The market is agreed: It's Yellen and a taper.
Former Fed Vice Chairman Donald Kohn barely registered in second with just 6.3 percent of the votes.
Regarding policy, the September survey of 47 economists, money managers and Wall Street strategists found they expect on average a nearly $15 billion taper, with a plurality expecting the taper to be announced on Wednesday after the Fed's two-day meeting.
(Read more: Fed taper likely to be announced this week: El-Erian)
Respondents expect the reduction in asset purchases by the Fed will focus far more on Treasury purchases than mortgage-backed securities. The Fed has been buying both assets as part of its most recent quantitative easing program launched in September 2012 designed to drive down long-term interest rates, reduce unemployment and spur economic growth.
Respondents believe that 72 percent of the taper will come from reduced Treasury purchases and 28 percent from MBS.
About 48 percent of respondents expect the taper to occur this month, and more than half see it happening by October, about unchanged from the July survey.
The current QE3 program is seen ending in August. Market participants believe the taper is largely priced in, with respondents saying that 81 percent of the impact is already discounted in Treasury and mortgage markets and around 70 percent is in the stock market.
Guy LeBas of Janney Montgomery Scott wrote in response to the survey, "The taper is hands down the single most clearly telegraphed move in the history of monetary policy."
But there was some disagreement about whether this was the right policy for the Fed. Joel Naroff of Naroff Economic Advisors said the economic data do not support a decision to taper. "(The economy) is still not strong enough for the Fed to declare victory. Instead, concerns about market damage and inflation are driving the decision making."
Market participants appear to be bracing for higher interest rates and only small gains in stocks. The yield on the U.S. 10-year note is seen hitting 3.4 percent by next summer. In the June survey, participants thought the benchmark 10-year yield would hit only 2.8 percent by that time.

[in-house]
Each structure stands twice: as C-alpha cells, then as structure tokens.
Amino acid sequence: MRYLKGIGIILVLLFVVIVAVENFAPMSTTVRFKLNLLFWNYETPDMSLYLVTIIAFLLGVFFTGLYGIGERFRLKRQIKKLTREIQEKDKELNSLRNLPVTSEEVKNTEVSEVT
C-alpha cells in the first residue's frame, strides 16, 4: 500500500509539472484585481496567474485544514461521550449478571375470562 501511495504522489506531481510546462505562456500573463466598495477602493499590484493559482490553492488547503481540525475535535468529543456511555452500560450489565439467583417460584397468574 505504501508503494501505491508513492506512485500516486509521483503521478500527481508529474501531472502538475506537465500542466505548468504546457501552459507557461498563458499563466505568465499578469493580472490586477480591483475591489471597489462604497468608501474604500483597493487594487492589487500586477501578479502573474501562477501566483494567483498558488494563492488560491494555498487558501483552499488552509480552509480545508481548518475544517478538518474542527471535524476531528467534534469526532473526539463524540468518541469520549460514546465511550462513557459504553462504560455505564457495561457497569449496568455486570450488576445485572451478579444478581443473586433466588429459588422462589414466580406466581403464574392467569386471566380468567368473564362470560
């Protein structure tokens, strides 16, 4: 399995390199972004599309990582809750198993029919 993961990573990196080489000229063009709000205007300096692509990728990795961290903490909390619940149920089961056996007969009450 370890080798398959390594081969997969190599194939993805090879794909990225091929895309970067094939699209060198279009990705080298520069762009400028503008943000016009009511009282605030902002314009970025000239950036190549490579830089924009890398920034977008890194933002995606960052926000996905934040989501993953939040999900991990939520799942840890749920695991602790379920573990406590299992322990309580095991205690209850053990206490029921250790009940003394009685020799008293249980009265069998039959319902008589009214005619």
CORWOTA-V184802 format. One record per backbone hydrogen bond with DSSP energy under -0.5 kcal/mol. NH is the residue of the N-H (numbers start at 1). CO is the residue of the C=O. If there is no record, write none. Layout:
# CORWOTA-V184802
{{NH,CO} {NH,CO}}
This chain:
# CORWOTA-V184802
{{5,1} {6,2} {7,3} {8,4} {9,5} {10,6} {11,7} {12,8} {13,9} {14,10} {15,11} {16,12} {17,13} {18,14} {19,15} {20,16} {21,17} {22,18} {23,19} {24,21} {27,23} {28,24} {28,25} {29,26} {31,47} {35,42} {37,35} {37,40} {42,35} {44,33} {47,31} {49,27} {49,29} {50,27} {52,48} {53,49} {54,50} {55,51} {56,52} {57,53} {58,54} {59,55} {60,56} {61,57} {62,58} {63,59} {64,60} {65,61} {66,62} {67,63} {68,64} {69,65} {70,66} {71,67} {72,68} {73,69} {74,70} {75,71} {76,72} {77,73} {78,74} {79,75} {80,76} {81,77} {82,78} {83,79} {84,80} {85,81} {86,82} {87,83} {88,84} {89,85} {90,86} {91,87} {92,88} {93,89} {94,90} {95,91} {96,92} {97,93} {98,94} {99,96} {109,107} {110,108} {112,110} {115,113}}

Stocks are seen only about 3 percent higher next June, and participants actually see a slight decline by year-end for the S&P 500 stock index to 1,685.
The survey respondents, however, have not done a good job predicting the market rise for much of this year. Their forecasts continue to chase the market higher.
Respondents are sticking to their forecasts for stronger economic growth next year. Gross domestic product is forecast to grow 2.6 percent year-on-year in 2014, up from a 2 percent forecast for 2013.
The probability of recession remains at a low 16.9 percent, one of the lowest three readings since the question began being asked in 2011. The probability is up a bit from the 16.2 percent reading in July.
The market outlook for the Fed funds rate next year is more dovish right now than the Fed's own outlook.
Respondents see the funds rate at just 21 basis points by the end of next year, while Fed officials put the average at 43 basis points. The difference is entirely accounted for by four Fed hawks who see a much higher funds rate than the average of the Federal Open Market Committee.
By 2015, the difference all but disappears with market participants seeing the funds rate at 92 basis points compared with an FOMC average of 87.
Meanwhile, a slight 51 percent majority of participants think the Fed will maintain its guidance to only consider interest rate hikes when the unemployment rate hits 6.5 percent. Forty-four percent believe the Fed will lower the guidance, with the average response forecasting 6 percent. (The government recently reported a 7.3 percent jobless rate for August.)
On political and military issues, market participants see little chance for military action in Syria but seem braced for a debt ceiling fight similar to the last one. Two-thirds of respondents neither expect nor support U.S. military action against Syria. Any military action, however, is estimated to produce a 5 percent hit to equities.
About half of respondents see a debt ceiling fight that mirrors the last one, and a quarter say it could be worse. On average, however, there is a less than 10 percent chance seen that the debt ceiling is not raised and the U.S. defaults.
—By CNBC's Steve Liesman. Follow him on Twitter .